The year is 1874. The time is September.
The year is 1874. The time is September. A group of Russian-German immigrants have just arrived in Central Kansas. They came to escape religious persecution. Their tax- exempt status in Russia had been rescinded. Their language and cultural norms had increasingly been subjected to Russian conformity.
At the same time a group of Volga-Germans arrived in Western Kansas.
They arrived in this part of Kansas for similar reasons. In addition, both groups had faced their imminent induction into the Russian army. There was one other thing these two groups had in common. They brought with them a type of wheat known as Turkey Red. Of course, as they say, the rest is history.
It took a generation to transform Kansas into the “breadbasket of the United States.” I have had the privilege of teaching in both communities. One day the topic came up as to which group came to Kansas first. My students in Grinnell claimed their Catholic ancestors were first. I had been taught that my Mennonite ancestors in McPherson County brought the first Turkey Red wheat to Kansas.
After some research, the students in Western Kansas were correct since they arrived in June and my ancestors came in September. While it may only be a matter of trivial importance, another fact also drew my attention. During the summer of 1874, the worst grasshopper plague in our state history occurred.
There is no record anyone from either group left their new home and went back to Russia.
Nevertheless, the Kansas wheat harvest was born in difficulty. Kansas farmers throughout history have had to deal with inclement weather, high costs of land and equipment, and low prices at the elevator. The frustration of the producer has reached epic proportions at times. While farmers have often lacked the power to demand more income for their grain, these same people have appealed to leaders, political parties, and government in general to make their economic concerns known.
Agrarian revolt became a periodic occurrence in Kansas throughout our history. In fact, the leaders of this revolt were so frustrated with both the Republican and Democratic Parties they formed their own third political party called the Populist Party. Their platform included better wages for farmers and government control of the railroads, banks, and grain elevators. The platform also included a graduated income tax, a cap on interest rates, and a series of government owned grain warehouses. All these proposals seem somewhat socialistic, don’t they?
Farming today is much different than it was in those early days. Modern technology has taken over the small family farm. Huge equipment becomes the norm on most wheat fields I see in McPherson County. Large acreage is the only way a farmer can turn a profit. The small farmer struggles to survive.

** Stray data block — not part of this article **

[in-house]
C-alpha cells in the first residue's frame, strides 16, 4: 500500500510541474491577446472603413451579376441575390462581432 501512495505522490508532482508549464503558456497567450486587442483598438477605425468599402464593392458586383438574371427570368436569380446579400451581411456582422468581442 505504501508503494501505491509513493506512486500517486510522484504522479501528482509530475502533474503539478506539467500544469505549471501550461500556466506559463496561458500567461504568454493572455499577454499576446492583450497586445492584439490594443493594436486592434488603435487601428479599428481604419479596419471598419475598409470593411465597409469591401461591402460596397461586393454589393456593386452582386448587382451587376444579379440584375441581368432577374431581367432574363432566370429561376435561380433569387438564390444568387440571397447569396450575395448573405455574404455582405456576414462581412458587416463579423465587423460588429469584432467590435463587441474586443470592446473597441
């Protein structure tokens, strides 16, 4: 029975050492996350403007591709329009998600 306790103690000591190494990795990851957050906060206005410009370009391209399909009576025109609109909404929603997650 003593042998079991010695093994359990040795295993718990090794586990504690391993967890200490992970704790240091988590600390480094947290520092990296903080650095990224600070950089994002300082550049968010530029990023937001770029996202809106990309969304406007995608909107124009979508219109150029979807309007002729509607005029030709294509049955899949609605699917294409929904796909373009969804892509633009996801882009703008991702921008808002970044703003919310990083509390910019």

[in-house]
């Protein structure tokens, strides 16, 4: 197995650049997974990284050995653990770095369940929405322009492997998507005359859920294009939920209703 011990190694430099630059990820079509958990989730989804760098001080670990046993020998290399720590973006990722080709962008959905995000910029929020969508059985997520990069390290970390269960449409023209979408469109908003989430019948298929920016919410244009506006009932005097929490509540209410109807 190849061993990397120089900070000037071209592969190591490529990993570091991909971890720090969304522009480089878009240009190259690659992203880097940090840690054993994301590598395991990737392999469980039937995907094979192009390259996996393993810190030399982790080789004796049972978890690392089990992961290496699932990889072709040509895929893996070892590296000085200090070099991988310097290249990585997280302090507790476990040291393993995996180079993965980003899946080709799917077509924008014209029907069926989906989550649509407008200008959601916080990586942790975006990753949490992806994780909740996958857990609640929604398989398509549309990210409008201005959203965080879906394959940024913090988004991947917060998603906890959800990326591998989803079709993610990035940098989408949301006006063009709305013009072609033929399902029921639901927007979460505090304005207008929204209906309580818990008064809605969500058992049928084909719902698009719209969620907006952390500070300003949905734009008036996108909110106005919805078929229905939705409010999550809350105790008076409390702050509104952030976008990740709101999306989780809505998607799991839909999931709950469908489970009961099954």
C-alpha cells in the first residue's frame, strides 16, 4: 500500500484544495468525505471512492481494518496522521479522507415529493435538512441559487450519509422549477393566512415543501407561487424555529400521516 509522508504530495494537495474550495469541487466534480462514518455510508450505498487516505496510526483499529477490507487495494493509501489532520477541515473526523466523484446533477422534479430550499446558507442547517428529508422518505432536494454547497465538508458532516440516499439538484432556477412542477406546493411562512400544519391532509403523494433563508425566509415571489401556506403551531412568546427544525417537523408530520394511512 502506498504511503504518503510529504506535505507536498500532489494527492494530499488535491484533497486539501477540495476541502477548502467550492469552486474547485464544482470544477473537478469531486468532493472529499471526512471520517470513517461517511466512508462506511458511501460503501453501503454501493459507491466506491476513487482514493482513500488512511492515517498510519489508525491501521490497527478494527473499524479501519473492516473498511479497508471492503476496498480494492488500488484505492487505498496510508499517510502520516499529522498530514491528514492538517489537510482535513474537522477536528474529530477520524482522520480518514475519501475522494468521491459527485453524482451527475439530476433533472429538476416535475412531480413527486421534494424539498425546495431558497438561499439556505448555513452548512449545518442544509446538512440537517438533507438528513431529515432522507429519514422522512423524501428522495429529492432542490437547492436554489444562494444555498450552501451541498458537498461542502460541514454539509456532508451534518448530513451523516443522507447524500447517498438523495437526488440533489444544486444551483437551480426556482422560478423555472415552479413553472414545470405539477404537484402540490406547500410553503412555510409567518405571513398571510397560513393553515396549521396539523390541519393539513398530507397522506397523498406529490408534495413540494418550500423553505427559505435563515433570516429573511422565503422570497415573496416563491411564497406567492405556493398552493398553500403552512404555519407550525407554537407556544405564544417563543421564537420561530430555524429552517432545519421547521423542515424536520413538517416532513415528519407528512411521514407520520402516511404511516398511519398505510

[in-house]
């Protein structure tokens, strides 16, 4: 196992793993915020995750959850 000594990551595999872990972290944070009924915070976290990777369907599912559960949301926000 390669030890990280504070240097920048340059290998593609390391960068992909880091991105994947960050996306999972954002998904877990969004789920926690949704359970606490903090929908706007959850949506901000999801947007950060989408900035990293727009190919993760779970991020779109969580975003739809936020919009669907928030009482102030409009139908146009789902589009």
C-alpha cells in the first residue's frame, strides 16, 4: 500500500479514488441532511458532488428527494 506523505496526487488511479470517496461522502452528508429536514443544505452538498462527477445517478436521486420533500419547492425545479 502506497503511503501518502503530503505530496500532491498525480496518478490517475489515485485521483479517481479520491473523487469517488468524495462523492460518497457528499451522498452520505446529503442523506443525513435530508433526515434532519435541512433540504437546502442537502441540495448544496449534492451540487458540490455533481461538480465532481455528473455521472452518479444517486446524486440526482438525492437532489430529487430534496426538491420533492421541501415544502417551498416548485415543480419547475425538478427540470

While modern farming has changed dramatically, some of the old problems are still with us. The weather is always a challenge. This year farmers faced drought, hail, incessant rain, and long periods of frigid temperatures. Weeds, disease, and unwanted insects are often a problem.
Through it all, farming remains the most productive and efficient part of our American economy. When we drive to Manhattan, a sign always sticks out to me. It says that a Kansas farmer raises enough food for himself and 128 other people. To me, that says a lot. That says the rest of us can become doctors, lawyers, teachers, philosophers and even newspaper columnists.
Civilizations have been founded on many things. The most important, however, is a strong enough agricultural base to feed its people. Without this base, the arts, music, literature, and even democracy itself would not flourish. All the great civilizations of the world were founded on a strong agricultural foundation.
As society becomes increasingly urbanized, the farmer’s voice becomes harder and harder to hear. I was raised on a small farm where my father was a teacher as well as a farmer. We did not depend solely on farming for our income.
My hat goes off to those farmers who depend entirely on farming for their only income. I worry about who will speak for them. I also worry about the future generations who will lose total contact with the land. For them the devastating problems of raising a wheat crop will be only distant memories. How will we keep this rich tradition alive in the generations ahead? As we eat from the most bountiful food supply in the history of the world, may we never forget the courage and fortitude of those early immigrants who made this possible.
Dwight Goering is a retired teacher living in Moundridge.